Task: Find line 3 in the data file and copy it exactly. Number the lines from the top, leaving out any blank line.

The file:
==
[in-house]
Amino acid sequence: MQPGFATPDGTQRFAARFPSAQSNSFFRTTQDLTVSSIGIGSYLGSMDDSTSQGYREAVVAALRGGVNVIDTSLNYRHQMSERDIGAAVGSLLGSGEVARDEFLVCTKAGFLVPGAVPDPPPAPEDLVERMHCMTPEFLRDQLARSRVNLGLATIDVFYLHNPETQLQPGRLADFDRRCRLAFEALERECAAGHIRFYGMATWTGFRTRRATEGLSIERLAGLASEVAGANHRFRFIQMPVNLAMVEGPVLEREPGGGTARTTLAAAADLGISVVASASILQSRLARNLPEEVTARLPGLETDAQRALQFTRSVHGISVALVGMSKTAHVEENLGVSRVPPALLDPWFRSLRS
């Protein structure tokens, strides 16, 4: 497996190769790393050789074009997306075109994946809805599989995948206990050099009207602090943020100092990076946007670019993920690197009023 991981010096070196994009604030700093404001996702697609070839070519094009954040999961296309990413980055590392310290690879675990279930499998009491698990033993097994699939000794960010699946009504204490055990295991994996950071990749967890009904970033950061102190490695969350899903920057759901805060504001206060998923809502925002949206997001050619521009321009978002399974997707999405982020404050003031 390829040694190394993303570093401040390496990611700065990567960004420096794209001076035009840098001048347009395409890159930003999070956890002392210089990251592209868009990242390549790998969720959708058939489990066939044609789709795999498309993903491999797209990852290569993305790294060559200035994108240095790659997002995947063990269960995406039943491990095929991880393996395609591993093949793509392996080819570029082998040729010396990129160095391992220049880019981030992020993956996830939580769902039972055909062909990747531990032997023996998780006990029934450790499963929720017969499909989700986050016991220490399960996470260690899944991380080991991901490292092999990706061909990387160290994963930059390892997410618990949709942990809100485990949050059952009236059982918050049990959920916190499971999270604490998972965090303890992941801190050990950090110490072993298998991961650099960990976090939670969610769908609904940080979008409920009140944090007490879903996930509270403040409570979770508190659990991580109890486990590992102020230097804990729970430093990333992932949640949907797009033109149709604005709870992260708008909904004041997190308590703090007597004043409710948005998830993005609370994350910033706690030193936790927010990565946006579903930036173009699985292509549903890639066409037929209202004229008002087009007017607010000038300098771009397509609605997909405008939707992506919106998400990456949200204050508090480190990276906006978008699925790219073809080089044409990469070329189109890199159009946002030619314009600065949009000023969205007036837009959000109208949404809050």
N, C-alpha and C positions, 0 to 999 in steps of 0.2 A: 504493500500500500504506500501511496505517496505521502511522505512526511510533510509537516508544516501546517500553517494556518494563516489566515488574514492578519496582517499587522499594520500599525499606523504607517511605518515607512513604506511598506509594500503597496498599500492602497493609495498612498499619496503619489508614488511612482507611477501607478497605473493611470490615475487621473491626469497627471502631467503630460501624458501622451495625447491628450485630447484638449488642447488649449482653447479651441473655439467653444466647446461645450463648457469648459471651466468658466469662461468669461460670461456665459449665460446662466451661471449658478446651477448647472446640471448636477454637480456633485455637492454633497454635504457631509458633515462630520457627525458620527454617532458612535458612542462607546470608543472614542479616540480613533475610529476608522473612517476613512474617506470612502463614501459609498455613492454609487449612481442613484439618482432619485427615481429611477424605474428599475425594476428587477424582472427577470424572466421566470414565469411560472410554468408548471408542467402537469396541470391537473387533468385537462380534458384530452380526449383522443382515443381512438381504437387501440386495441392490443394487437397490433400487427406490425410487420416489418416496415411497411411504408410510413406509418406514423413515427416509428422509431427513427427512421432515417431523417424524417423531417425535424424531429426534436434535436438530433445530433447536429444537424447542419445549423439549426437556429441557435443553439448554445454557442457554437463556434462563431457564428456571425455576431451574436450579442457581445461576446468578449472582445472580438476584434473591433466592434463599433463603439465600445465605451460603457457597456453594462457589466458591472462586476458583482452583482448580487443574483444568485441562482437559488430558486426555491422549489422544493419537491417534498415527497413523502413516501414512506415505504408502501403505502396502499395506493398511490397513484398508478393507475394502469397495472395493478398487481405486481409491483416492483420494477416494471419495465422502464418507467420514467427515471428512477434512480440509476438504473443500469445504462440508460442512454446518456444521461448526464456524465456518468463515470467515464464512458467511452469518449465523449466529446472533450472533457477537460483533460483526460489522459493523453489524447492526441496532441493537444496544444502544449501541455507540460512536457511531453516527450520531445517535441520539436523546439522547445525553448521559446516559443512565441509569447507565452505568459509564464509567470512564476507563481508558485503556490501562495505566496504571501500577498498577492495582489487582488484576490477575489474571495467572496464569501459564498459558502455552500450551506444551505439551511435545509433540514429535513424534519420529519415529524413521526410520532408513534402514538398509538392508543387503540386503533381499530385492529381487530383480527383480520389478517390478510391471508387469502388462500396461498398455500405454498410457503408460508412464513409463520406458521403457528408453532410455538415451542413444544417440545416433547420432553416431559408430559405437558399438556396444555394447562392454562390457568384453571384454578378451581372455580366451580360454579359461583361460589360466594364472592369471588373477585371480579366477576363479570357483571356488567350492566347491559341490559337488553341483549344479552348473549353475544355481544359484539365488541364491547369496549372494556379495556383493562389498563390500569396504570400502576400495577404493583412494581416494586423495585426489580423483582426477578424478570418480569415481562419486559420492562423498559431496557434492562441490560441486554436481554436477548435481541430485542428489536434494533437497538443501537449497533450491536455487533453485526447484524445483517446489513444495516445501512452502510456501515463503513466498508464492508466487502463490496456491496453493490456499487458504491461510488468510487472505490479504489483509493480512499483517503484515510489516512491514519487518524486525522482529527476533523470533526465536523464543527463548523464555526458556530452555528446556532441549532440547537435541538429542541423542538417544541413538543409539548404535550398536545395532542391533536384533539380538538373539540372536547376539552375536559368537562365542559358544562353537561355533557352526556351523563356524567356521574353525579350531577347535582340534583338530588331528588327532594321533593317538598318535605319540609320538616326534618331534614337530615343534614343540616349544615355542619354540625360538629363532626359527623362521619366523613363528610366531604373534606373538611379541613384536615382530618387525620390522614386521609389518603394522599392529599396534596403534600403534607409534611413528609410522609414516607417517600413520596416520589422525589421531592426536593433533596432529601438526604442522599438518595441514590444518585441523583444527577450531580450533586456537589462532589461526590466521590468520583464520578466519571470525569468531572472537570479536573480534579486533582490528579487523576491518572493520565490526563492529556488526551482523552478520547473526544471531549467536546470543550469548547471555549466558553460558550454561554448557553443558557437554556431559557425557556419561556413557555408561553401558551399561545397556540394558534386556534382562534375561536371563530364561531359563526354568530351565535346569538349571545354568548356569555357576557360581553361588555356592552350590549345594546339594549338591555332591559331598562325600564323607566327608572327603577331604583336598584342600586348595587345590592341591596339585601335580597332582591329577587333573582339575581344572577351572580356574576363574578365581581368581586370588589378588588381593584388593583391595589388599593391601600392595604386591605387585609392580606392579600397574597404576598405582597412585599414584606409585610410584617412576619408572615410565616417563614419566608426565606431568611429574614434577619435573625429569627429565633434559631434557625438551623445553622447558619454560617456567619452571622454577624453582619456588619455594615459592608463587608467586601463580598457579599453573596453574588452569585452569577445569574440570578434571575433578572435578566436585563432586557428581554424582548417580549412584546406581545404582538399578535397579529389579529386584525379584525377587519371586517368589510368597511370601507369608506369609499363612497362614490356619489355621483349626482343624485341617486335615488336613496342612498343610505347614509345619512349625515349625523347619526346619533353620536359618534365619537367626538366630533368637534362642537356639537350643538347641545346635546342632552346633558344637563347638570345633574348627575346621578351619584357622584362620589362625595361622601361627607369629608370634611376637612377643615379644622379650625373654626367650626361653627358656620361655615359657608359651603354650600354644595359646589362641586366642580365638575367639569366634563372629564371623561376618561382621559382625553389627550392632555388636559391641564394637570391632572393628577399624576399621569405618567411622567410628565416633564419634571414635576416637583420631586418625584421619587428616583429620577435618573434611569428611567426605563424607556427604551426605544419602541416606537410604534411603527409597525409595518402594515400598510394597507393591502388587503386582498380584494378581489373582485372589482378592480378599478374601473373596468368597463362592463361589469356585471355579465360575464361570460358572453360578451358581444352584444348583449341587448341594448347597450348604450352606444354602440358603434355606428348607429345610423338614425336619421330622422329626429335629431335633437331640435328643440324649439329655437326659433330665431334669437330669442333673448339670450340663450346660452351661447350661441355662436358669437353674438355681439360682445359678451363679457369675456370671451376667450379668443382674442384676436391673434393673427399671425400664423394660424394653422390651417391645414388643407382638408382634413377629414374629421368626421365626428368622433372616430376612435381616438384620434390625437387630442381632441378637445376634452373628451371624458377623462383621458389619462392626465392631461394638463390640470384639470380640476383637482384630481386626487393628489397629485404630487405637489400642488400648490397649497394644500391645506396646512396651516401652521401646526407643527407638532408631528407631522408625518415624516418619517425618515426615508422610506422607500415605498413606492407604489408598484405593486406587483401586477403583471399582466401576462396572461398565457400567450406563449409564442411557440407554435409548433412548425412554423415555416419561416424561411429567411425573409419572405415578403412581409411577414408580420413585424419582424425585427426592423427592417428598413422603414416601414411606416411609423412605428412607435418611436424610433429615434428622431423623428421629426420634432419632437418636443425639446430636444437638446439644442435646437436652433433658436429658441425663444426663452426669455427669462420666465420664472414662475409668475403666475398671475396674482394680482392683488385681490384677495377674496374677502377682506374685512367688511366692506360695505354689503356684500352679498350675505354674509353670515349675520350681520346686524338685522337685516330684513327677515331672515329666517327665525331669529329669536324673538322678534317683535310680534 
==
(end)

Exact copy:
């Protein structure tokens, strides 16, 4: 497996190769790393050789074009997306075109994946809805599989995948206990050099009207602090943020100092990076946007670019993920690197009023 991981010096070196994009604030700093404001996702697609070839070519094009954040999961296309990413980055590392310290690879675990279930499998009491698990033993097994699939000794960010699946009504204490055990295991994996950071990749967890009904970033950061102190490695969350899903920057759901805060504001206060998923809502925002949206997001050619521009321009978002399974997707999405982020404050003031 390829040694190394993303570093401040390496990611700065990567960004420096794209001076035009840098001048347009395409890159930003999070956890002392210089990251592209868009990242390549790998969720959708058939489990066939044609789709795999498309993903491999797209990852290569993305790294060559200035994108240095790659997002995947063990269960995406039943491990095929991880393996395609591993093949793509392996080819570029082998040729010396990129160095391992220049880019981030992020993956996830939580769902039972055909062909990747531990032997023996998780006990029934450790499963929720017969499909989700986050016991220490399960996470260690899944991380080991991901490292092999990706061909990387160290994963930059390892997410618990949709942990809100485990949050059952009236059982918050049990959920916190499971999270604490998972965090303890992941801190050990950090110490072993298998991961650099960990976090939670969610769908609904940080979008409920009140944090007490879903996930509270403040409570979770508190659990991580109890486990590992102020230097804990729970430093990333992932949640949907797009033109149709604005709870992260708008909904004041997190308590703090007597004043409710948005998830993005609370994350910033706690030193936790927010990565946006579903930036173009699985292509549903890639066409037929209202004229008002087009007017607010000038300098771009397509609605997909405008939707992506919106998400990456949200204050508090480190990276906006978008699925790219073809080089044409990469070329189109890199159009946002030619314009600065949009000023969205007036837009959000109208949404809050």